Court-Ordered Mental Health Services: Texas Health & Safety Code § 574.001

A county or district attorney or other adult may file a sworn written application for court-ordered mental health services. However, if a “certificate of medical examination” is not included, the application must be filed by a county or district attorney. A “certificate of medical examination for mental health” is a sworn statement by an examining physician that states, among other things: 1) a brief diagnosis of the examined person’s physical and mental condition; 2) an accurate description of the mental health treatment, if any, given by or administered under the direction of the examining physician; and 3) the examining physician’s opinion that the examined person is a person with mental illness and, as a result of that illness, the examined person is likely to cause serious harm to themself or others or is suffering from mental or physical deterioration that prevents them from caring for themself and make rational and informed decisions.

These are non-emergency orders for mental health services. Unless the person is detained under one of the emergency provisions, the proposed patient “is entitled to remain at liberty pending the hearing on the application.”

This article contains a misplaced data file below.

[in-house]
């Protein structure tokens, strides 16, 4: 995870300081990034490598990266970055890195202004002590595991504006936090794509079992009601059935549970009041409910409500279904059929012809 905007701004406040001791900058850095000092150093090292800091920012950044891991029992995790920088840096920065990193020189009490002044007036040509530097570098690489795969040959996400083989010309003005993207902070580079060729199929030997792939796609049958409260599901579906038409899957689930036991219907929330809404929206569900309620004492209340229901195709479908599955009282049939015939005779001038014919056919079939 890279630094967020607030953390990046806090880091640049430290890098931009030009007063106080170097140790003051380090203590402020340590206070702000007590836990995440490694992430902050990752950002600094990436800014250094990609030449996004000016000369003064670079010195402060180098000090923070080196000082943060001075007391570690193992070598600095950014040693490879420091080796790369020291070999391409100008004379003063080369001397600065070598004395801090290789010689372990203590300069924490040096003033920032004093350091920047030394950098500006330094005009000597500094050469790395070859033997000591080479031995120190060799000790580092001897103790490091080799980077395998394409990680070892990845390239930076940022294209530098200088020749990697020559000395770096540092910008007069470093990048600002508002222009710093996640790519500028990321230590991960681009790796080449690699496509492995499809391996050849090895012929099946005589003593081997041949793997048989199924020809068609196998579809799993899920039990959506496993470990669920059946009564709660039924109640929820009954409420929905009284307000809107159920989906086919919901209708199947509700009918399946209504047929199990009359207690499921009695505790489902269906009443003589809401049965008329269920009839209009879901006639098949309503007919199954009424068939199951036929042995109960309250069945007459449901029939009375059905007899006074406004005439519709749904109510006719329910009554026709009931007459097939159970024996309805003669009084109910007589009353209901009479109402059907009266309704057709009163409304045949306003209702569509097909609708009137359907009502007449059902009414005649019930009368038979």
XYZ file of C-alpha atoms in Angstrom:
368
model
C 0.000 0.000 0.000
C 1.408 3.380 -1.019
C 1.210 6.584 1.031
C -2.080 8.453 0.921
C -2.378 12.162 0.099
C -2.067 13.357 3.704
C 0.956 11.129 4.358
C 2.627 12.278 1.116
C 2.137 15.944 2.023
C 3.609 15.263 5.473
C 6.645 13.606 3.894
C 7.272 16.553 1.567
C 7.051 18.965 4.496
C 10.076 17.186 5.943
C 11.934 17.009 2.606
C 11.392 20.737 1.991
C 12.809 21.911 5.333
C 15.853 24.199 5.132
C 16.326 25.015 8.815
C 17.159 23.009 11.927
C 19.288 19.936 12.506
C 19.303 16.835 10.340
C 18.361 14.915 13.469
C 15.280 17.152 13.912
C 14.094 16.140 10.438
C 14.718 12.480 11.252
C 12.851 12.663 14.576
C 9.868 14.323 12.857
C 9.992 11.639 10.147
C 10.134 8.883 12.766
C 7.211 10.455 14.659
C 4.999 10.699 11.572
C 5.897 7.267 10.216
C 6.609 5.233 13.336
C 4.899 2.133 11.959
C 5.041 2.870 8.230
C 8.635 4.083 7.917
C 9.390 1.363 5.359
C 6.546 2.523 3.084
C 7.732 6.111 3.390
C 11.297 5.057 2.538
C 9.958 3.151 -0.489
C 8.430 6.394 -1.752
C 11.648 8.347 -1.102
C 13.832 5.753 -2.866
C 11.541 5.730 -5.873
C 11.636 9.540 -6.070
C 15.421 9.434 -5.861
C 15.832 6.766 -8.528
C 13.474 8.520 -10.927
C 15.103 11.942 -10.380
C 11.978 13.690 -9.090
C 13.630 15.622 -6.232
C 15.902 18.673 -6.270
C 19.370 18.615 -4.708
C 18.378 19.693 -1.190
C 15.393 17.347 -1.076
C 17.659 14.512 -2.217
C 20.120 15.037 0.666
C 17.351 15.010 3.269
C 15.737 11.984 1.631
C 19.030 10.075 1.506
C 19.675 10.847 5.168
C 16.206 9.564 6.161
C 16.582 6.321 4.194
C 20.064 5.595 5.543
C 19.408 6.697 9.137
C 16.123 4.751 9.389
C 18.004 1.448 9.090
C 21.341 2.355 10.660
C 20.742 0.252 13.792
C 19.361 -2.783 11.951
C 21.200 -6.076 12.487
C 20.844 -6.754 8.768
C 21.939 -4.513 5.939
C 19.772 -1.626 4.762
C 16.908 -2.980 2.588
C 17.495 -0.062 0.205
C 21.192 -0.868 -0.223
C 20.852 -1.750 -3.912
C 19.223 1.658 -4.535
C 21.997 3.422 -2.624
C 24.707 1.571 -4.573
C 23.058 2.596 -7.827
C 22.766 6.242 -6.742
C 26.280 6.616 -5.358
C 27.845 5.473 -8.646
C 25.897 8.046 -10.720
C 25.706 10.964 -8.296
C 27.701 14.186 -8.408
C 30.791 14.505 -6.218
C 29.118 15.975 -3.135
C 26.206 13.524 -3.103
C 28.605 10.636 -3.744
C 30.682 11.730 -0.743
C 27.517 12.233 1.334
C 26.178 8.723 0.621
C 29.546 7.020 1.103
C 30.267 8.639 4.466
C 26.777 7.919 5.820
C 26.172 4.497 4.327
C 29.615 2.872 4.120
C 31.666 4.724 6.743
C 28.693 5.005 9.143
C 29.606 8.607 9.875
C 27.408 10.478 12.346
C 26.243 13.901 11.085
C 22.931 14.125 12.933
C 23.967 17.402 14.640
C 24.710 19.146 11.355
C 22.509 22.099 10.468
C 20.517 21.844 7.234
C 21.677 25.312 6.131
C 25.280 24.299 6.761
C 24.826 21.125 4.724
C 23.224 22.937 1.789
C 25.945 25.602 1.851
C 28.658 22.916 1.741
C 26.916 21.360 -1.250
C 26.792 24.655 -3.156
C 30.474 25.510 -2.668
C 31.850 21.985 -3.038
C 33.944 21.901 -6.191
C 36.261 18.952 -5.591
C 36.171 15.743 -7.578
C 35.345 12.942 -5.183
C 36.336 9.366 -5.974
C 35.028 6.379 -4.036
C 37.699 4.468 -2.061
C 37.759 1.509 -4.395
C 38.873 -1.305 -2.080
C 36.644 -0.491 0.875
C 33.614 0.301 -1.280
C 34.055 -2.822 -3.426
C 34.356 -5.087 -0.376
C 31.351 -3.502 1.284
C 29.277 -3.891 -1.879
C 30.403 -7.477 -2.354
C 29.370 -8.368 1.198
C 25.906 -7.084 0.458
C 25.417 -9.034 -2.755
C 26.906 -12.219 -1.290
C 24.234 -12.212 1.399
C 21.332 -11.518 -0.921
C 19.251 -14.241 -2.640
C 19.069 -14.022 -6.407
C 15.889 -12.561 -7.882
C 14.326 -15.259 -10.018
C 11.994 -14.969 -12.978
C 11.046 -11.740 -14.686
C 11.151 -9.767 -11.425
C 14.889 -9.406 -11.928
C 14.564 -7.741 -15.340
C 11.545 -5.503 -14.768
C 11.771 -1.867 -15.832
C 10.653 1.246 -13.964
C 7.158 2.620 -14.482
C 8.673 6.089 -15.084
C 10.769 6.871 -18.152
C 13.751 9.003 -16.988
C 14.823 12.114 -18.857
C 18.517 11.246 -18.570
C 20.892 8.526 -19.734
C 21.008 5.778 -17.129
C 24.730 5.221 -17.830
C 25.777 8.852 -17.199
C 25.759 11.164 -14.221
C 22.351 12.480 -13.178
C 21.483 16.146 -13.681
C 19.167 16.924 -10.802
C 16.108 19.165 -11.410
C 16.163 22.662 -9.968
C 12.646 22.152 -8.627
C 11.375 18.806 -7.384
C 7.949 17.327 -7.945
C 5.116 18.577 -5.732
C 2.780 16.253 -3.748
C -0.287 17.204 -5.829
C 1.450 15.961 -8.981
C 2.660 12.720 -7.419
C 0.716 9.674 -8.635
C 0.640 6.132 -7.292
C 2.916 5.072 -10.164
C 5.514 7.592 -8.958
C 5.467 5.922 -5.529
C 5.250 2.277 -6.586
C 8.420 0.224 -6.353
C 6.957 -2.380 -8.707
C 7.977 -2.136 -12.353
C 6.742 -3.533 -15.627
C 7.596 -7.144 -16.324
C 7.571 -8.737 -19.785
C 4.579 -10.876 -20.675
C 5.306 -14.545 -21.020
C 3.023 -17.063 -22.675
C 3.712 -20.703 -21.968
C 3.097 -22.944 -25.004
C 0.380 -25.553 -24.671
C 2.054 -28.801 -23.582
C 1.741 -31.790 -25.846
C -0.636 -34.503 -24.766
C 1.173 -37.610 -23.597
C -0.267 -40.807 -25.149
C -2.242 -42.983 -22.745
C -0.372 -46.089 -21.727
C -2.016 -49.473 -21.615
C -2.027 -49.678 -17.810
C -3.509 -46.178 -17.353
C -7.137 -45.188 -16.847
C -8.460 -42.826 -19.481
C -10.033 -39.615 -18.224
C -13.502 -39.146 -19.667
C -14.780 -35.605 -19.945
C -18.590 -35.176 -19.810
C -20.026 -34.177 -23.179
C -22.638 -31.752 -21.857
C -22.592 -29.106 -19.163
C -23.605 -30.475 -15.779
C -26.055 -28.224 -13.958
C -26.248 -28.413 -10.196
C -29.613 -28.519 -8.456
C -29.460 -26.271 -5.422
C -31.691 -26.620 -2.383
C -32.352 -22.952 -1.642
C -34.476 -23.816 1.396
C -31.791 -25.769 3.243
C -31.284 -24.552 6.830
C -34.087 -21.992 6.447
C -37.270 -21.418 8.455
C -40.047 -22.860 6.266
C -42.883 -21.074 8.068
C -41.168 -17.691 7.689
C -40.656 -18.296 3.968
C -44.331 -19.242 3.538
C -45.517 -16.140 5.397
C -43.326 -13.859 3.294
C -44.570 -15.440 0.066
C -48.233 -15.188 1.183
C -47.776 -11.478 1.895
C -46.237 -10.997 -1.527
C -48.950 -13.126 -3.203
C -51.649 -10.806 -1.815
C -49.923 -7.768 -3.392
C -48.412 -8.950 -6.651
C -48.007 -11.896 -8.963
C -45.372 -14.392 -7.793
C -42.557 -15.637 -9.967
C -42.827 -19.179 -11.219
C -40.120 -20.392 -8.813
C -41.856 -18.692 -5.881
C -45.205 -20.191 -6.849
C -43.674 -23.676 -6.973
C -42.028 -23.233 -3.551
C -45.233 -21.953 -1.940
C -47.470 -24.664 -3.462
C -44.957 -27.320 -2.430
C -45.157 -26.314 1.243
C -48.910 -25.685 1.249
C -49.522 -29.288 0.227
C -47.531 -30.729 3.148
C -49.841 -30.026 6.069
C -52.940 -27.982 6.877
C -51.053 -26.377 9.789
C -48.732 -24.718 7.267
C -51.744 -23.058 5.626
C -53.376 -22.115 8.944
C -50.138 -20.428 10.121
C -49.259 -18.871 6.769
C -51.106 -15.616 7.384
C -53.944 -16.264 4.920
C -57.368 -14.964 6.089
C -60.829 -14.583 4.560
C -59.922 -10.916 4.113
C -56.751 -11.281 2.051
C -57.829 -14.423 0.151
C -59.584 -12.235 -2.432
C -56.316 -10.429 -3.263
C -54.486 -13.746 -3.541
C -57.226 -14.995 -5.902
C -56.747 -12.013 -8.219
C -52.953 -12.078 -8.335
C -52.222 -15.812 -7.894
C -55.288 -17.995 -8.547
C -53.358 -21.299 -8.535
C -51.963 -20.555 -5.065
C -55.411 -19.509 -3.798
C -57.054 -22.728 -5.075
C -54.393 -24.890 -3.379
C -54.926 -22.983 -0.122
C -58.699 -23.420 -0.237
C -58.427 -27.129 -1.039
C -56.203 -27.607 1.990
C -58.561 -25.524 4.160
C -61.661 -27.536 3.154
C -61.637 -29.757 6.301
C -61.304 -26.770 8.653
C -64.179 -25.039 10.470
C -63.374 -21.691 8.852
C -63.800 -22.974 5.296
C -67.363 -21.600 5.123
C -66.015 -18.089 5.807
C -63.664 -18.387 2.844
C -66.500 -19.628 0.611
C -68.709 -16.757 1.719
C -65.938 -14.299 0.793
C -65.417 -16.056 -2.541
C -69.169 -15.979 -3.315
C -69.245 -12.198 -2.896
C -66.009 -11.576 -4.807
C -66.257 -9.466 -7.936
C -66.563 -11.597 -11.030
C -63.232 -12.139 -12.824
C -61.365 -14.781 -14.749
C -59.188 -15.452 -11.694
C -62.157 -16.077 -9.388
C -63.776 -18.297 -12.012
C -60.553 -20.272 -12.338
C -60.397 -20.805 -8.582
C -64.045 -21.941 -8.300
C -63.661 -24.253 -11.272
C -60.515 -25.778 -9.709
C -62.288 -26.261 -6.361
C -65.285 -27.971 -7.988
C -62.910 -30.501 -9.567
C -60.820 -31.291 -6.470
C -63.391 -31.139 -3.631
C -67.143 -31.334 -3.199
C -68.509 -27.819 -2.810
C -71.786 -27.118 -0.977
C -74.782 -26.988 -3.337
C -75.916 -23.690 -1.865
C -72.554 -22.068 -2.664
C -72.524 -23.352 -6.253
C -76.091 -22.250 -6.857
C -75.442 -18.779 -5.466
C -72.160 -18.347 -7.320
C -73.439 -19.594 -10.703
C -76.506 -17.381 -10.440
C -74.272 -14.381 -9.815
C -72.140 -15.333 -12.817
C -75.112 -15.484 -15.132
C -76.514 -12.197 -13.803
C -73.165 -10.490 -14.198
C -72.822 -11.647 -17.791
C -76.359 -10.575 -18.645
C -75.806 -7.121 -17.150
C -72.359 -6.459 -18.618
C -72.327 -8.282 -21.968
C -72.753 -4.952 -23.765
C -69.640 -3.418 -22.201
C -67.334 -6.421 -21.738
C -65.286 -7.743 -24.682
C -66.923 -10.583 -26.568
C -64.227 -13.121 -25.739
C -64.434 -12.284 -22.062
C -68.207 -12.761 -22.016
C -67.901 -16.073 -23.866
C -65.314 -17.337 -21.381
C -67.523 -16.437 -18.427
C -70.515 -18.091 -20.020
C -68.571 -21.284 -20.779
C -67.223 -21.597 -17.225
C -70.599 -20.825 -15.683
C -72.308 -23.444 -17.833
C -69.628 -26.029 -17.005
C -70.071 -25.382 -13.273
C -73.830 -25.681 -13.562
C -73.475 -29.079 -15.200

The application may request temporary mental health services or, if the person has already received court-ordered inpatient mental health services for at least 60 days, extended inpatient mental health services. The application must include a statement that the proposed patient is a person with mental illness and meets the criteria in Section 574.034 (temporary services for up to 90 days) or Section 574.035 (extended services for up to twelve months) for court-ordered mental health services.

A hearing must be set within 14 days of the application being filed, generally before the judge if for temporary mental health services or a jury for extended mental health services. A hearing on an application for court-ordered mental health services may not be held unless there are on file with the court at least two certificates of medical examination for mental illness completed by different physicians each of whom has examined the proposed patient during the preceding 30 days. At least one of the physicians must be a psychiatrist if a psychiatrist is available in the county. The certificate of medical examination for mental illness must, among other things, provide the examining physician’s opinion that the person is one with mental illness and, as a result of that illness, is likely to cause serious harm to themself or others or suffers from other disabling mental limitations.